Travelers from the central China metropolis of Wuhan reported today that scores of broken public bus windows and an important steel factory being closed to visitors are among lingering signs of difficulties in resolving last fall's factional fighting in China.
The travelers arriving here said their guides blames the broken bus windows on "troubles" before the purge of four leading Peking radicals in October, although the windows remained unrepaired a week ago. Although the guides said the steel factory was closed to visitors so that production could return to normal, one traveler said he heard that the guides did not want to show visitors that soldiers were now running the plant.
The account from the Wuman visitors, who are among the few to have seen recent Chinese trouble spots first-hand, coincide with recent official broadcasts referring to political October's sudden purge of Mao Tse-tung's widow, Chiang Ching, and three other Politburo members. The broadcasts suggest some lingering resistance to the rise of new Communist Party Chairman Hua Kuo-feng and his plans to overhaul the 30-million-member Communist Party.
Wuhan, central China's most important industrial center, was one of the first areas following the October purge to issue an official report on factional fighting, which included deaths in at least one factory. The travelers, who asked not to be identified in order to preserve their chances of returning to China, said the city was the most obviously affected by recent political quarrels of a half-dozen Chinese cities they had visited in the past three weeks.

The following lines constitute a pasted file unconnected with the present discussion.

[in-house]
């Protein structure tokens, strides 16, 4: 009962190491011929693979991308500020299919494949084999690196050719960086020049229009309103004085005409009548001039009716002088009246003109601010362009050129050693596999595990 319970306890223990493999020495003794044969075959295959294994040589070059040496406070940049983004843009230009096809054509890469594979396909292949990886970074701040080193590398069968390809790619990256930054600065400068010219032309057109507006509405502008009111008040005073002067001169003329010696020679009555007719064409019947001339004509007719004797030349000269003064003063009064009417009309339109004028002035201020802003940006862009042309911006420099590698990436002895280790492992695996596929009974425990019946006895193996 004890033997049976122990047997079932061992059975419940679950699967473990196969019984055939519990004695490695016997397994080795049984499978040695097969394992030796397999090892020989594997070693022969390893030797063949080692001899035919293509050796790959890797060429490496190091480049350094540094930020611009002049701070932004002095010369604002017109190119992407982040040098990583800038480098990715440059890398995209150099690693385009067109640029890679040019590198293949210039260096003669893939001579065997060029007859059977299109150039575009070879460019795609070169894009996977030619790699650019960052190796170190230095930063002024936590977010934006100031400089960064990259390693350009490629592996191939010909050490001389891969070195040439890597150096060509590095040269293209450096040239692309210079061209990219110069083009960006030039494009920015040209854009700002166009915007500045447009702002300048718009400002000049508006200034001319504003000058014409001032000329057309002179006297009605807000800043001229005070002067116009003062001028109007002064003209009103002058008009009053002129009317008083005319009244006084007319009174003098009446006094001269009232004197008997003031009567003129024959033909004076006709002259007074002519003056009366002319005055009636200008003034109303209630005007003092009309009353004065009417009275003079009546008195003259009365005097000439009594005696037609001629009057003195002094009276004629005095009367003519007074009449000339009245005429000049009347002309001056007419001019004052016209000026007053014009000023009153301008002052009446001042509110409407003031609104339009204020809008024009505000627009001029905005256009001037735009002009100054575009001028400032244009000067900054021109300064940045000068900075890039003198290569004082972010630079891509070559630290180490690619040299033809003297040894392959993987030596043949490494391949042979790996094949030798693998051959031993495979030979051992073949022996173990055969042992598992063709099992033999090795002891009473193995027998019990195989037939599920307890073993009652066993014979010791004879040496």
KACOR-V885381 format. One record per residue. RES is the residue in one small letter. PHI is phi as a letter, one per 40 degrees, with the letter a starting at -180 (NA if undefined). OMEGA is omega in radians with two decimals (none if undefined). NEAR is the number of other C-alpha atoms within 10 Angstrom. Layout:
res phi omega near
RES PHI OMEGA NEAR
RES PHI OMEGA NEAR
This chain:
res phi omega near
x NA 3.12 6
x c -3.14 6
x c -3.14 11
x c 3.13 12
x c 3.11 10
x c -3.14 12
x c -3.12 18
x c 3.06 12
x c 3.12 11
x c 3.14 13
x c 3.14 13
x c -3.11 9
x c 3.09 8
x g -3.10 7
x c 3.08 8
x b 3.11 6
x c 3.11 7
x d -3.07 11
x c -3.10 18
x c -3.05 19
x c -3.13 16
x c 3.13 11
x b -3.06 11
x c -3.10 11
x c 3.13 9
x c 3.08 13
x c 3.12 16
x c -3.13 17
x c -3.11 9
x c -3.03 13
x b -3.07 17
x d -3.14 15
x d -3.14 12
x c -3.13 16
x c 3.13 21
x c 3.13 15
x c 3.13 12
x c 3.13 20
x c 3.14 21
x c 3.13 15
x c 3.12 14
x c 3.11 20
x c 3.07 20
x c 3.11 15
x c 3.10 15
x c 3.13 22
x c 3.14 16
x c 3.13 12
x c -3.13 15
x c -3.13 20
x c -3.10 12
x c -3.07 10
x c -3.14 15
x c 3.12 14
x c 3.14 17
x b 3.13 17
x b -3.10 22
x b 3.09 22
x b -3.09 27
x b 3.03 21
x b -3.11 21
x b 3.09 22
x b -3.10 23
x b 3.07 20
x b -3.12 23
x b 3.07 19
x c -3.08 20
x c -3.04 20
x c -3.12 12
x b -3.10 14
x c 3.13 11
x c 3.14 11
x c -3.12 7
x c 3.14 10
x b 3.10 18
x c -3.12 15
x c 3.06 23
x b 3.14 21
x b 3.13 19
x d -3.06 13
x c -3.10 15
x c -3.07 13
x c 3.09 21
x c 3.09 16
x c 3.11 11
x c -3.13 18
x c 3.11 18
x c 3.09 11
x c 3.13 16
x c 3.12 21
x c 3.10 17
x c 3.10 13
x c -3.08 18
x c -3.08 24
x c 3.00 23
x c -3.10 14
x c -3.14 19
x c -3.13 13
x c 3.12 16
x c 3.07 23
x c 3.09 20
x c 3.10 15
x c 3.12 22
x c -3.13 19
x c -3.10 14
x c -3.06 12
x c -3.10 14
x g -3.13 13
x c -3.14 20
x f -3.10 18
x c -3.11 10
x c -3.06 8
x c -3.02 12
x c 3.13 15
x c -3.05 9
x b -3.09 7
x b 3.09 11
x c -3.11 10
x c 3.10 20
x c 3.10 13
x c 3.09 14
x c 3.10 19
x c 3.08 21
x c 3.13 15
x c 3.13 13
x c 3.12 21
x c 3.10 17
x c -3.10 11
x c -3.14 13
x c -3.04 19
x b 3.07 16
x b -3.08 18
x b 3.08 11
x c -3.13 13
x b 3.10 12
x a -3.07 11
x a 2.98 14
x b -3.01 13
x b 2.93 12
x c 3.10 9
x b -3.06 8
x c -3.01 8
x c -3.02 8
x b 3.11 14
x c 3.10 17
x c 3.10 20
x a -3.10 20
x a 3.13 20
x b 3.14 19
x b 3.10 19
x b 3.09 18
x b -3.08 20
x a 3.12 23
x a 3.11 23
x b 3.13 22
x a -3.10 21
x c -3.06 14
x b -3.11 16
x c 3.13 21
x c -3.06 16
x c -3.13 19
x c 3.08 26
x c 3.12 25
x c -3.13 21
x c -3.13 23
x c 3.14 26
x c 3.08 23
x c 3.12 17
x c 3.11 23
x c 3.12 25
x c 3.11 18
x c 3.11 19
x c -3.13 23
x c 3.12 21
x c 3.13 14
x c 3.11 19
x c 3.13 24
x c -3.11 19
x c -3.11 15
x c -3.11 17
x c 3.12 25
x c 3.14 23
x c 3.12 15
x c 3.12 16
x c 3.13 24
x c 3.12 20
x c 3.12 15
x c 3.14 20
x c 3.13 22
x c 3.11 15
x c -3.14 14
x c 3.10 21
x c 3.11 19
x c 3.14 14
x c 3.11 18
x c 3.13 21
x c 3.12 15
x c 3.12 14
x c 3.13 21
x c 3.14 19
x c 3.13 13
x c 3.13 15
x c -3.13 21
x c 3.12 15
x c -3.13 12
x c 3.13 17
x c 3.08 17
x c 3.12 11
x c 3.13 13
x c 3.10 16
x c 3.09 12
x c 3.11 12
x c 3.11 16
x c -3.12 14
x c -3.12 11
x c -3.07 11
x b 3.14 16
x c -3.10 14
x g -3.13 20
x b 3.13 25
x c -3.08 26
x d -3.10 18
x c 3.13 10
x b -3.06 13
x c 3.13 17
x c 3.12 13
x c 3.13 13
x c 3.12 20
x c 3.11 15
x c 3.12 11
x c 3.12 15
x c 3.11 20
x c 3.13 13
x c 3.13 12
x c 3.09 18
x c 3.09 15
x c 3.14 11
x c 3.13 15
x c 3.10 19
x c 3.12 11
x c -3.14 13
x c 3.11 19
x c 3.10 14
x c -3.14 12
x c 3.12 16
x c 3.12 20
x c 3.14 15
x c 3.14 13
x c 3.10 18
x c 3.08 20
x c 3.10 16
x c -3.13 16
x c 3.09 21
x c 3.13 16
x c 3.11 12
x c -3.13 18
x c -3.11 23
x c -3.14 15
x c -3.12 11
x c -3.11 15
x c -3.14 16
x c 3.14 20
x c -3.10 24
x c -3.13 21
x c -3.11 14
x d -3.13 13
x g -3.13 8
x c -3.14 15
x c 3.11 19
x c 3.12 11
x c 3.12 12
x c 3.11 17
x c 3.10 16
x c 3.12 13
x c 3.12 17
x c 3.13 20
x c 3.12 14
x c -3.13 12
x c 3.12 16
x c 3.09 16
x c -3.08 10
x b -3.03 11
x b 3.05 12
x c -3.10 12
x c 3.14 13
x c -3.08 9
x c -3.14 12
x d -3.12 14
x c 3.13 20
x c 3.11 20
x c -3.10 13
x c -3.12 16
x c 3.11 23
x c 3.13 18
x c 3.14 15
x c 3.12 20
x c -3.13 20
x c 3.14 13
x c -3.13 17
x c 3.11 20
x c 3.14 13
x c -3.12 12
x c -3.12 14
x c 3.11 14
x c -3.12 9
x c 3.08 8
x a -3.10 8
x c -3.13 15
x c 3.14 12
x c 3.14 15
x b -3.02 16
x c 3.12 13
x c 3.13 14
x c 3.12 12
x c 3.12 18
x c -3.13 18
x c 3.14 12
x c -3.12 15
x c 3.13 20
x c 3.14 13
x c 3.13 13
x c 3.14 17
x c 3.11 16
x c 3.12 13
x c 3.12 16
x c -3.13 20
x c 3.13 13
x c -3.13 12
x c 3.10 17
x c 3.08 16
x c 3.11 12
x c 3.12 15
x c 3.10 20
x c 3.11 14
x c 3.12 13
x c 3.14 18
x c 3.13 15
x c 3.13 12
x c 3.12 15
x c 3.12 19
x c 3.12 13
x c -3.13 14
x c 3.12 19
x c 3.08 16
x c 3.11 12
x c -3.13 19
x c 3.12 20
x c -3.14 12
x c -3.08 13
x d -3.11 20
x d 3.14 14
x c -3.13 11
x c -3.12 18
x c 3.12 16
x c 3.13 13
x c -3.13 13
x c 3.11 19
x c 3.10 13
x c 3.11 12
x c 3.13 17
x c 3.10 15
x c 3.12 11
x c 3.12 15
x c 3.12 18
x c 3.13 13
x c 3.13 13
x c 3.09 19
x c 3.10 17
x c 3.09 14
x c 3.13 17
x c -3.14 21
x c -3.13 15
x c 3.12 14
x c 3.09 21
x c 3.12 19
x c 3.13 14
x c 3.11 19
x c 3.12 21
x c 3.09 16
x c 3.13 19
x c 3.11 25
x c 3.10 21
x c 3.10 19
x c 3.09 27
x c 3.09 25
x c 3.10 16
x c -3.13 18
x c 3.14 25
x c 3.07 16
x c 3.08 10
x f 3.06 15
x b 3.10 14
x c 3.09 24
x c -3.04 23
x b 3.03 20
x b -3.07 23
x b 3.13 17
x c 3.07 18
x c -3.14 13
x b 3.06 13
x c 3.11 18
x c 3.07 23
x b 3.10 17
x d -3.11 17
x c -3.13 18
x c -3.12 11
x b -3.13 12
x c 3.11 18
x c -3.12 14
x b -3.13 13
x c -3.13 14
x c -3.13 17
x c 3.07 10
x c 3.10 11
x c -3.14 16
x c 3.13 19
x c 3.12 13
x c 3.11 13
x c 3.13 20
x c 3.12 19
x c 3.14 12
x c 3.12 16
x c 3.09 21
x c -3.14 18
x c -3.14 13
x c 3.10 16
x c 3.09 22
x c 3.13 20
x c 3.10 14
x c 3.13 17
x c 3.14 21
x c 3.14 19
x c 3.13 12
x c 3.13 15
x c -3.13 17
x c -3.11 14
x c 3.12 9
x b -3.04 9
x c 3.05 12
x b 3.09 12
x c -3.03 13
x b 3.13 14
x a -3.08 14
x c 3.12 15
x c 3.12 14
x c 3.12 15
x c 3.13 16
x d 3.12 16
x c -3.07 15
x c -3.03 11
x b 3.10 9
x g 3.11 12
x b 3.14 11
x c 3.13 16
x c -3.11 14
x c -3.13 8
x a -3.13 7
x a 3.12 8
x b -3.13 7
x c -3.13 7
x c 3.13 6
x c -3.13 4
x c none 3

A Saturday radio broadcast from Wuhan, monitored here, used the same language found in other recess provincial broadcasts to describe on-going efforts to root out those who followed Chiang and are blamed for the factional strife.
"We must criticize them penetratingly and thoroughly and eliminate the remnant poison, plunge the revolutionary enthusiasm stimulated in the struggle to expose and criticize the gang of four into grasping revolution and promoting production . . ." the broadcast said.
A Saturday broadcast from Kwelchow Province indicated some dissatisfaction with the results of a four-month-old campaign to encourage universal allegiance to Hua and his new administration.
"As to those enterprises where the ideology and line of the leadership groups are still not correct, bourgeoise factionalism has not yet been eliminated, management is in a mess and production has been unable to rise for a long time, they must adopt effective measures and strive for improvement within the first quarter," the broadcast said.
A broadcast from much-troubled east central Honan Province monitored here Sunday revealed one tactic used by local officials accused of ties to Chiang and her so-called radical colleagues. Such people are apparently arguing, with some reason, that they were only following official policy dictates sent out by Peking, where Chiang and her cohorts wielded great influence until October, and were not acting as personal lackeys of Chiang. The Homan broadcast, recounting the crimes of a local Chiang follower, retorted: "What does he mean 'following only the line, not a person? He actually followed both the line and the person."